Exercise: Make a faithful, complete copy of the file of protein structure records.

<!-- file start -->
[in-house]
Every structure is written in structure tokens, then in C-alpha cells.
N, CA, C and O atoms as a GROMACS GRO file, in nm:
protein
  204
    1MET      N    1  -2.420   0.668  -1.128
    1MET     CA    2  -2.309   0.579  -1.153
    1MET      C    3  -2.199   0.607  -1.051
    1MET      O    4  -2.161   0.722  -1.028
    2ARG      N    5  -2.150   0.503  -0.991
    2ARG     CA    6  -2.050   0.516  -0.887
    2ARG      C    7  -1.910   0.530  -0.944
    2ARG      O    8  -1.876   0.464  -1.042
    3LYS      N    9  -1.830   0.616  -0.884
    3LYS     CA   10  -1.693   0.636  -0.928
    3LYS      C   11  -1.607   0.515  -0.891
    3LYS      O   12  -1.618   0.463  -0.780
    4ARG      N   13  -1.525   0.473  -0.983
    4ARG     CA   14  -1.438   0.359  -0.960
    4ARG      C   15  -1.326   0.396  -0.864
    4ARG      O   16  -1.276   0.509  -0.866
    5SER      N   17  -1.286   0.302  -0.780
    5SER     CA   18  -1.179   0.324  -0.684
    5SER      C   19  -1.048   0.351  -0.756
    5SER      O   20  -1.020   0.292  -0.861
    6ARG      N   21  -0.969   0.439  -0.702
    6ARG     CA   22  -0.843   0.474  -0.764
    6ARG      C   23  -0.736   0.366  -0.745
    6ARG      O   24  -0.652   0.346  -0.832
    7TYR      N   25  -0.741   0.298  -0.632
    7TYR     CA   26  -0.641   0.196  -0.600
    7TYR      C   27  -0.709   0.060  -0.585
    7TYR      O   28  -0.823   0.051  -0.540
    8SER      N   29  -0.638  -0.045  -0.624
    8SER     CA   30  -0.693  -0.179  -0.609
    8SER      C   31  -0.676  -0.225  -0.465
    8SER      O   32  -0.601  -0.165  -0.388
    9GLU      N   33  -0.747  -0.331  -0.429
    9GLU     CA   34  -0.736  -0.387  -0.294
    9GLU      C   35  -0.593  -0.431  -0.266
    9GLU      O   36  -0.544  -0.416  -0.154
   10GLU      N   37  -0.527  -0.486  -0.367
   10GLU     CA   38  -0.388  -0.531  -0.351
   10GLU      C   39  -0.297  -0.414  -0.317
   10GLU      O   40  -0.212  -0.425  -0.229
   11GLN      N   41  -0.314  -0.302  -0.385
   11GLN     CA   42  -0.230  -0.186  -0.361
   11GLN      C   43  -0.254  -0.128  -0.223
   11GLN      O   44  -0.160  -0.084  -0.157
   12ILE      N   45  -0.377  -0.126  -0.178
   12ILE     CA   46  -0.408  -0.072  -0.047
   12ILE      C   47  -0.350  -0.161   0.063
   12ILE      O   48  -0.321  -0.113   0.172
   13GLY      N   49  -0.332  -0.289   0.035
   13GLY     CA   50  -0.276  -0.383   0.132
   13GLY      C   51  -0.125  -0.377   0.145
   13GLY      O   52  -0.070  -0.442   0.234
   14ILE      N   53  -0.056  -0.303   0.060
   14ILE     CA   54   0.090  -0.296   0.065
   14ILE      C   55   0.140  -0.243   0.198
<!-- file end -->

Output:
[in-house]
Every structure is written in structure tokens, then in C-alpha cells.
N, CA, C and O atoms as a GROMACS GRO file, in nm:
protein
  204
    1MET      N    1  -2.420   0.668  -1.128
    1MET     CA    2  -2.309   0.579  -1.153
    1MET      C    3  -2.199   0.607  -1.051
    1MET      O    4  -2.161   0.722  -1.028
    2ARG      N    5  -2.150   0.503  -0.991
    2ARG     CA    6  -2.050   0.516  -0.887
    2ARG      C    7  -1.910   0.530  -0.944
    2ARG      O    8  -1.876   0.464  -1.042
    3LYS      N    9  -1.830   0.616  -0.884
    3LYS     CA   10  -1.693   0.636  -0.928
    3LYS      C   11  -1.607   0.515  -0.891
    3LYS      O   12  -1.618   0.463  -0.780
    4ARG      N   13  -1.525   0.473  -0.983
    4ARG     CA   14  -1.438   0.359  -0.960
    4ARG      C   15  -1.326   0.396  -0.864
    4ARG      O   16  -1.276   0.509  -0.866
    5SER      N   17  -1.286   0.302  -0.780
    5SER     CA   18  -1.179   0.324  -0.684
    5SER      C   19  -1.048   0.351  -0.756
    5SER      O   20  -1.020   0.292  -0.861
    6ARG      N   21  -0.969   0.439  -0.702
    6ARG     CA   22  -0.843   0.474  -0.764
    6ARG      C   23  -0.736   0.366  -0.745
    6ARG      O   24  -0.652   0.346  -0.832
    7TYR      N   25  -0.741   0.298  -0.632
    7TYR     CA   26  -0.641   0.196  -0.600
    7TYR      C   27  -0.709   0.060  -0.585
    7TYR      O   28  -0.823   0.051  -0.540
    8SER      N   29  -0.638  -0.045  -0.624
    8SER     CA   30  -0.693  -0.179  -0.609
    8SER      C   31  -0.676  -0.225  -0.465
    8SER      O   32  -0.601  -0.165  -0.388
    9GLU      N   33  -0.747  -0.331  -0.429
    9GLU     CA   34  -0.736  -0.387  -0.294
    9GLU      C   35  -0.593  -0.431  -0.266
    9GLU      O   36  -0.544  -0.416  -0.154
   10GLU      N   37  -0.527  -0.486  -0.367
   10GLU     CA   38  -0.388  -0.531  -0.351
   10GLU      C   39  -0.297  -0.414  -0.317
   10GLU      O   40  -0.212  -0.425  -0.229
   11GLN      N   41  -0.314  -0.302  -0.385
   11GLN     CA   42  -0.230  -0.186  -0.361
   11GLN      C   43  -0.254  -0.128  -0.223
   11GLN      O   44  -0.160  -0.084  -0.157
   12ILE      N   45  -0.377  -0.126  -0.178
   12ILE     CA   46  -0.408  -0.072  -0.047
   12ILE      C   47  -0.350  -0.161   0.063
   12ILE      O   48  -0.321  -0.113   0.172
   13GLY      N   49  -0.332  -0.289   0.035
   13GLY     CA   50  -0.276  -0.383   0.132
   13GLY      C   51  -0.125  -0.377   0.145
   13GLY      O   52  -0.070  -0.442   0.234
   14ILE      N   53  -0.056  -0.303   0.060
   14ILE     CA   54   0.090  -0.296   0.065
   14ILE      C   55   0.140  -0.243   0.198